Academic journal article The American Journal of Economics and Sociology

1 Introduction

Academic journal article The American Journal of Economics and Sociology

1 Introduction

Article excerpt

Purpose and Scope of the Book

"People do not argue with the teaching of George, they simply do not know it." This sentiment, expressed by Tolstoy in 1905, (1) had a degree of validity even then. The writers of economics textbooks in particular, when deigning to mention George at all, have tended to dismiss his contribution with a few patronizing sentences that, more often than not, display a lamentable absence of real acquaintance with his thought. (2)

Henry George was one of a long succession of political economists--including Adam Smith, Malthus, the two Mills, Ricardo, Chalmers, Sidgwick, and Marx--with no official training in the discipline. Like that of most of the other members of this line, moreover, his pursuit of the subject was merely a particularization of broader social and even metaphysical concerns. It was his misfortune, however, to have launched his theory just as economics was becoming a specialized profession, as signaled by the founding of the American Economic Association in 1885 by scholars, many of whom had done postgraduate study in Germany. Henceforth, at least in the United States, he who presumed to write on economic theory without having first armed himself with advanced degrees in the field would run the risk of being disparaged as an amateur in academic circles. And George held no degrees at all--advanced or otherwise! His response to the coolness elicited by his ideas in these circles was scarcely calculated to dispel it. It was perhaps both understandable and inevitable that this self-taught reformer, who believed with passionate sincerity in the unassailability of his logic and the imperative necessity of his social program, should impute motives of intellectual cowardice to his scholarly detractors. "George's unwarranted suspicion, even contempt, for the academic world, an attitude duplicated by many of his followers, undoubtedly created much antagonism for him among the very people whose endorsement he desperately needed." (3) And this antagonism all too often manifested itself in contemptuous silence or peremptory dismissal.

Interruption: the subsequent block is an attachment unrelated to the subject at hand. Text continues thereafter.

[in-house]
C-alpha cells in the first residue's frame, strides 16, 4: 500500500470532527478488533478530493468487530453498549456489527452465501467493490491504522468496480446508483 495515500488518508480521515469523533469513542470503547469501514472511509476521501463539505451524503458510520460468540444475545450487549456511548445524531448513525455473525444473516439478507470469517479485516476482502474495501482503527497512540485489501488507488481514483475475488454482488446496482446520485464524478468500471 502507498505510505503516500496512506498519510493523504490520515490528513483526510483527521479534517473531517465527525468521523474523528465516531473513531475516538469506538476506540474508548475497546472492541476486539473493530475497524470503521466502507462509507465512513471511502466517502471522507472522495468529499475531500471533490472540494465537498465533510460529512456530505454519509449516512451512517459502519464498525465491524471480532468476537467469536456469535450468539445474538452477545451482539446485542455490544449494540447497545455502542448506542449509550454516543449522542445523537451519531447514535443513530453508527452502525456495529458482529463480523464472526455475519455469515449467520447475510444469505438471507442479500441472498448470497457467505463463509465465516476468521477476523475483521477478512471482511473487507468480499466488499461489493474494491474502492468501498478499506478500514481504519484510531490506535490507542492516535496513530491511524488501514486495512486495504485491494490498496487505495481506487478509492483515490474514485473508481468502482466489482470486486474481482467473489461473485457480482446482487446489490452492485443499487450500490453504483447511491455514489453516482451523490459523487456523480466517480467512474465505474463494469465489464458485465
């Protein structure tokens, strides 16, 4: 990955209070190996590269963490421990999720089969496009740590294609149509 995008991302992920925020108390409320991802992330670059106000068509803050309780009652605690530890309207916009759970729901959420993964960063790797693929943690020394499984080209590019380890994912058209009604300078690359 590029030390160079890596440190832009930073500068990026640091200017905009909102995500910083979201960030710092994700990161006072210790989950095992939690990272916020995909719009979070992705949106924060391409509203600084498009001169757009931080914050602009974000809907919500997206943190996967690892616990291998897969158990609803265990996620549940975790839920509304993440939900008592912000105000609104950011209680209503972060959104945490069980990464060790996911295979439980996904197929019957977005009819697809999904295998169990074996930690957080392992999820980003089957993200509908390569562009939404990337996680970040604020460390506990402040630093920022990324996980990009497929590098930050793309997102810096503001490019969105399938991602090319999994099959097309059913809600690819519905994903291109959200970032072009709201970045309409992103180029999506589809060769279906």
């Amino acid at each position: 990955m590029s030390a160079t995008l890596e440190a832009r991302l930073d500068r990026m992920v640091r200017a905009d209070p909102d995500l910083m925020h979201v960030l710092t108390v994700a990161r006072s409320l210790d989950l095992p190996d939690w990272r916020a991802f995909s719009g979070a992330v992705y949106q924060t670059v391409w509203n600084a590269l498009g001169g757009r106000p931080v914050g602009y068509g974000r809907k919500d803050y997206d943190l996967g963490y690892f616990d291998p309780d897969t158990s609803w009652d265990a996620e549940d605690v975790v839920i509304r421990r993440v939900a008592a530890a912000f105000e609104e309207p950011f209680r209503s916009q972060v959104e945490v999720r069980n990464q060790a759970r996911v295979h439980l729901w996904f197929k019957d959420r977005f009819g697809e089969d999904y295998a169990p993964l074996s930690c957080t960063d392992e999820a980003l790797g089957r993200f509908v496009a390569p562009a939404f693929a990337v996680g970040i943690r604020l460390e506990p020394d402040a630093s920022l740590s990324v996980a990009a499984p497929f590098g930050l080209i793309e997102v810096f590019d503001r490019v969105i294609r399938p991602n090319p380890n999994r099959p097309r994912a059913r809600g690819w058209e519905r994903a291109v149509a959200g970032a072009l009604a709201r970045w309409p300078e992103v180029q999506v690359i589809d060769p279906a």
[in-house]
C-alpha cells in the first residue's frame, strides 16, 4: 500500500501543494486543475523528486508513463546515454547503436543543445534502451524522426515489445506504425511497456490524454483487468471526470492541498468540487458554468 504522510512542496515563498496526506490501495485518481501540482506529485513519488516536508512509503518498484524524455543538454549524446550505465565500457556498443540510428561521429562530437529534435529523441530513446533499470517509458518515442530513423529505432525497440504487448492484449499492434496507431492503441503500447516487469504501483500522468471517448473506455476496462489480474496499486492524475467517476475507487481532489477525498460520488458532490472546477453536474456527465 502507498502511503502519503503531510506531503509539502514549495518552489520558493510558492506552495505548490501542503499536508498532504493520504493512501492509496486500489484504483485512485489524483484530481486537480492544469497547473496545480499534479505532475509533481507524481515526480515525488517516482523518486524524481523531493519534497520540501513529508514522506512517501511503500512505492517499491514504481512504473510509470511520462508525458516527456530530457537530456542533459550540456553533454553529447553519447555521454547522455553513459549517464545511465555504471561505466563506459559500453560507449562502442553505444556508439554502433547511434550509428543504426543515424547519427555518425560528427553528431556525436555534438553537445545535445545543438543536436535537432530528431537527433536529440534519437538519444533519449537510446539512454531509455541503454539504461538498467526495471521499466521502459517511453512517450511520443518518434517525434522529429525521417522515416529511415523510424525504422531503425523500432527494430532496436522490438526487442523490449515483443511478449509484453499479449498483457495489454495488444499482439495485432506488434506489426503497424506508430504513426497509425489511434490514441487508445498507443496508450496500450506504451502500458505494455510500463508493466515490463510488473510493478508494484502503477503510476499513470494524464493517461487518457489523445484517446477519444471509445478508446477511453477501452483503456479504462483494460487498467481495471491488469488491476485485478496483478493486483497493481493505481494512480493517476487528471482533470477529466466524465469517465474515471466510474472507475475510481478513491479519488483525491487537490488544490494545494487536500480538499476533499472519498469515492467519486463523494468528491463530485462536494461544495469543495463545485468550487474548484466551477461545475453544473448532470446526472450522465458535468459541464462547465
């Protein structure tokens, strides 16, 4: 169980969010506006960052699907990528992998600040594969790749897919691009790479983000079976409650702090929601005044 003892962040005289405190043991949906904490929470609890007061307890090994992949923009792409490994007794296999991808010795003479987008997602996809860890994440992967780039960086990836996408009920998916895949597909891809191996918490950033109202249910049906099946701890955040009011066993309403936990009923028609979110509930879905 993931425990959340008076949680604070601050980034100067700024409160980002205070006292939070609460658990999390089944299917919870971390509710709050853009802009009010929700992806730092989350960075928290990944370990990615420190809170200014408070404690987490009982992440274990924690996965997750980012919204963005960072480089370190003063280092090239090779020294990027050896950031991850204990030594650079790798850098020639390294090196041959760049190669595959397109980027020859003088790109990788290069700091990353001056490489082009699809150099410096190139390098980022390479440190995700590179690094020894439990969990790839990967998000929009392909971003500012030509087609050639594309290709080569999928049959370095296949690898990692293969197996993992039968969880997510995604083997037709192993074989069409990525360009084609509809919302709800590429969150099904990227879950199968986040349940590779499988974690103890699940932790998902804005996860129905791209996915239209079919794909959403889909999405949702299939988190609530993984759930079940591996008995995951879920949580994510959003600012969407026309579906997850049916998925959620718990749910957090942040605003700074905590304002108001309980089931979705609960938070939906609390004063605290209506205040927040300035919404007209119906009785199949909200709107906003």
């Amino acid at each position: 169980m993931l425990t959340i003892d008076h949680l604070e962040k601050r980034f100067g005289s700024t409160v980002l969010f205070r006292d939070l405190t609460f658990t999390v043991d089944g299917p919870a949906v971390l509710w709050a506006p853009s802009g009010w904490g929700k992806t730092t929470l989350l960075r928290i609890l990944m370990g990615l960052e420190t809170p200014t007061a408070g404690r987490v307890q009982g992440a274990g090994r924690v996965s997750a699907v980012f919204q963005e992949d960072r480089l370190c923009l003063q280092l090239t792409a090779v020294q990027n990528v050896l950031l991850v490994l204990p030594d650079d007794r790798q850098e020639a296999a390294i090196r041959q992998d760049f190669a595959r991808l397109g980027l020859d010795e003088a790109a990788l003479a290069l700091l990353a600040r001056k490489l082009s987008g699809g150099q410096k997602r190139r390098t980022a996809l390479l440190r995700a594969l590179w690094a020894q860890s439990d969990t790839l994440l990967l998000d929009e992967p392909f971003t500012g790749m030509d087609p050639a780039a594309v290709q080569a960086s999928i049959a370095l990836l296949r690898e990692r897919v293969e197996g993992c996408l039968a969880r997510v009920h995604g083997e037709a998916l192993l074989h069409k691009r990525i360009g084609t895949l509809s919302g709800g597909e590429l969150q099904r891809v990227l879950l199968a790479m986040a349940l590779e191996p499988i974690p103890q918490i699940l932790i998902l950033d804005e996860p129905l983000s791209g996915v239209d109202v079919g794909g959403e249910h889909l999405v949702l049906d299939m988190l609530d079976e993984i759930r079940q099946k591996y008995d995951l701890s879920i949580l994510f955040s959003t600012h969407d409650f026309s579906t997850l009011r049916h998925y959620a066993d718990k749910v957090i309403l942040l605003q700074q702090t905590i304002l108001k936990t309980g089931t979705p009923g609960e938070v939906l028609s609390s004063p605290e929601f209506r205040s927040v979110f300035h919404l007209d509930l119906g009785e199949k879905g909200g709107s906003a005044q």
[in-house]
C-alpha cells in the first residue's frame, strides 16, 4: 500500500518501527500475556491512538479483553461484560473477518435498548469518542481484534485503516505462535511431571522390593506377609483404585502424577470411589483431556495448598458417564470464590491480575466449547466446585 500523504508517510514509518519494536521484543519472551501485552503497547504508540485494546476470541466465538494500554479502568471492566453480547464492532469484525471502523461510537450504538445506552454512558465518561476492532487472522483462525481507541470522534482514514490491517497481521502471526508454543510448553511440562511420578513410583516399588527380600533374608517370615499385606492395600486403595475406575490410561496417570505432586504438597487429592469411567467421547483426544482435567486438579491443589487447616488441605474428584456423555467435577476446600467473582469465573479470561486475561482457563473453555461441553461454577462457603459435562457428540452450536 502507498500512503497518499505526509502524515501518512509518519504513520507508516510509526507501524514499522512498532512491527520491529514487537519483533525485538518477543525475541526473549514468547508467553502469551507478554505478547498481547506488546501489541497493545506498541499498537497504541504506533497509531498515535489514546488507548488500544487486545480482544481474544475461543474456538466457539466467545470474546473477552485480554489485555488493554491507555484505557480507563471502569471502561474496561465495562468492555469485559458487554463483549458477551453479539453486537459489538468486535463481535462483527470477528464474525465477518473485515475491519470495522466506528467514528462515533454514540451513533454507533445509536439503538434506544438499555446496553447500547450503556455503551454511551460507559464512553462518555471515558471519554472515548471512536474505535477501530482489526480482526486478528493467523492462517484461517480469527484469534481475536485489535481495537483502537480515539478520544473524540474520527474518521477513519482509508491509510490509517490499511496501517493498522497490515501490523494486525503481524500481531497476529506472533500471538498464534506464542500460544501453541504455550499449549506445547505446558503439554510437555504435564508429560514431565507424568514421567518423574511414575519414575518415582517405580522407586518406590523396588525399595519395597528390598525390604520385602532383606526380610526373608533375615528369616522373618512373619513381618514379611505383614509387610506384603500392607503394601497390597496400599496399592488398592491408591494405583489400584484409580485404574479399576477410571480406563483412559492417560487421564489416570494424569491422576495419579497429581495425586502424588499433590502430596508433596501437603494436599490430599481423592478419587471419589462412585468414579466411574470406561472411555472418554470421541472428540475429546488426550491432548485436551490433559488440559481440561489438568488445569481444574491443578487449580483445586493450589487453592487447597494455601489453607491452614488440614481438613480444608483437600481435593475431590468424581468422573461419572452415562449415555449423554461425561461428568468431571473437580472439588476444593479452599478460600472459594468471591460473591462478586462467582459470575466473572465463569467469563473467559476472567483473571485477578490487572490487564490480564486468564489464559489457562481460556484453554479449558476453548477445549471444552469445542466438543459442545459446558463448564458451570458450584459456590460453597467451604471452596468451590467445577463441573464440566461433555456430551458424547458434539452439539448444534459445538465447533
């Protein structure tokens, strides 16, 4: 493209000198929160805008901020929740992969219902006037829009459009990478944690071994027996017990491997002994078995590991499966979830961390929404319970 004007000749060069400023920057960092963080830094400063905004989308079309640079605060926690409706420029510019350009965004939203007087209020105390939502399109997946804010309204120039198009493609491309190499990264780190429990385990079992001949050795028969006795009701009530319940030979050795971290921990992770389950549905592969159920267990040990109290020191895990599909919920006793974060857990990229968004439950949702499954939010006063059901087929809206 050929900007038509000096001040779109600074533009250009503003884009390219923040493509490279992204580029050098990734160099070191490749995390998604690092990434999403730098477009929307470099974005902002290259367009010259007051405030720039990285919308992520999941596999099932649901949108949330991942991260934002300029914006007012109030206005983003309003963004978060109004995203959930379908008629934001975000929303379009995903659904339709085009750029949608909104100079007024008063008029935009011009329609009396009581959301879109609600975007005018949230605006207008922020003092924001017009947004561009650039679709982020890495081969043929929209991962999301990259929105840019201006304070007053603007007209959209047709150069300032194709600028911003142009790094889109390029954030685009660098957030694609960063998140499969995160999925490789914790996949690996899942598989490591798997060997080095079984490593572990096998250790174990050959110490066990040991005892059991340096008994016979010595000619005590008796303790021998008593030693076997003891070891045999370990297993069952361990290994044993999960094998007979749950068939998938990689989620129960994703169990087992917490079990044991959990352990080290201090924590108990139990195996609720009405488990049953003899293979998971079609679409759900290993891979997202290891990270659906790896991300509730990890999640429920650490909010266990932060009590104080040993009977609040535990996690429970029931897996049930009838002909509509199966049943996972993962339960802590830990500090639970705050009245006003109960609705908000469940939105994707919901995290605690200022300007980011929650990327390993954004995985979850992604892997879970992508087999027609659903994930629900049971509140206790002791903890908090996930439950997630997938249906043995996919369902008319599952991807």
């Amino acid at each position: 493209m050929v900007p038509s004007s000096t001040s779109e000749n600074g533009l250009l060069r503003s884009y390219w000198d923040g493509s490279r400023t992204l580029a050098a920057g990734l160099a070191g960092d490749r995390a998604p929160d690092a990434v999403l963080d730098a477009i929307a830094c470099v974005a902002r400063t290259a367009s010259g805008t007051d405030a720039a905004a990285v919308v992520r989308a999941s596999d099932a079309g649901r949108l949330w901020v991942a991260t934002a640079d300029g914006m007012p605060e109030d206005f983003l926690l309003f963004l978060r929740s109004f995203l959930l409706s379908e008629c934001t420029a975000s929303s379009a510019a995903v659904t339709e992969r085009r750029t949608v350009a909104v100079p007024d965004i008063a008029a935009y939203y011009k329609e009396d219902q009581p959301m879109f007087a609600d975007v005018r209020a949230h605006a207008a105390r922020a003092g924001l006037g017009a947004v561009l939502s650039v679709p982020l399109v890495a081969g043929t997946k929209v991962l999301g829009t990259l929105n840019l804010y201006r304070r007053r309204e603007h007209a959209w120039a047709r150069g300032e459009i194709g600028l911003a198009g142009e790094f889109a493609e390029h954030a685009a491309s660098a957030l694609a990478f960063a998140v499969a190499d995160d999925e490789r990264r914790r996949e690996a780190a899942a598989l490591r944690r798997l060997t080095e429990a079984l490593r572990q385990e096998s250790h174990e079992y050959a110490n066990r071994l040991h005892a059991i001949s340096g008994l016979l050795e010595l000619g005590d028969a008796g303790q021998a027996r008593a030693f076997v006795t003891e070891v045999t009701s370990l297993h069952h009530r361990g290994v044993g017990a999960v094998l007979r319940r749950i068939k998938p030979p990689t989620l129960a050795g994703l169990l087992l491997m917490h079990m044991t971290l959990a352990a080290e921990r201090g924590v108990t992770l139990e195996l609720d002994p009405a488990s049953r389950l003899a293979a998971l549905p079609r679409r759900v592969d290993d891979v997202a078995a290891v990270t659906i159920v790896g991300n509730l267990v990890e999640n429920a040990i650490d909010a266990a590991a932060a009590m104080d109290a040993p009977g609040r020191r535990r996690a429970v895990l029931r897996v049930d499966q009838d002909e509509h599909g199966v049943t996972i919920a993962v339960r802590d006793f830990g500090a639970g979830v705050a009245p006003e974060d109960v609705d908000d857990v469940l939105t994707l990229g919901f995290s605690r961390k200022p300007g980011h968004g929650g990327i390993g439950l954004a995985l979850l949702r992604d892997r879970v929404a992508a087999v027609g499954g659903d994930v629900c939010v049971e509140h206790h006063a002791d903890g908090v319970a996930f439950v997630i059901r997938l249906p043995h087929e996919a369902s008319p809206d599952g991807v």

Yet there have been those who, Tolstoy to the contrary notwithstanding, have argued with the teaching of George. Not all of their arguments have been sketchy, crude, or ill-informed; several have been detailed, closely reasoned, and based upon a careful study of his works. Had most of his disciples in this century taken Tolstoy's assertion (justifiably a commonplace among them) less literally, they might have discovered not a few criticisms worthy of their analysis and possible refutation, together with some areas in which the master's legacy could profit from judicious modification or supplementation.

I do not, of course, wish to impart the impression that George's thought met with only hostile or indifferent response among the literati. A formidable list of testimonials, ranging from Tolstoy and Sun Yat-sen to Nicholas Murray Butler and John Dewey, could be cited to show the opposite. (4) The list would, in fact, contain statements from some prominent economists, although not many have accorded unqualified approval to the Georgist doctrine. Even George's most dedicated opponents have, almost without exception, paid tribute to the eloquence of his literary style and the luminous nobility of his intentions, and some have credited him with calling needed attention to abuses, with awakening their interest in economic problems, and with performing yeoman service in exposing certain hoary fallacies. (5) Joseph Schumpeter, to mention but one recent economist of great distinction, spoke appreciatively of George in no uncertain terms in his last book, History of Economic Analysis, posthumously published. *

My purpose here, however, is not to rehearse encomia; that task may be left to the various periodicals of the Georgist movement without fear that they will be in the least delinquent in fulfilling it. Rather, I am convinced that the highest tribute we can pay his memory, and the one that he himself would cherish most, is to present as fairly as possible the arguments of his most significant critics, and to weigh them in the scales both of abstract reason and of empirical evidence. …

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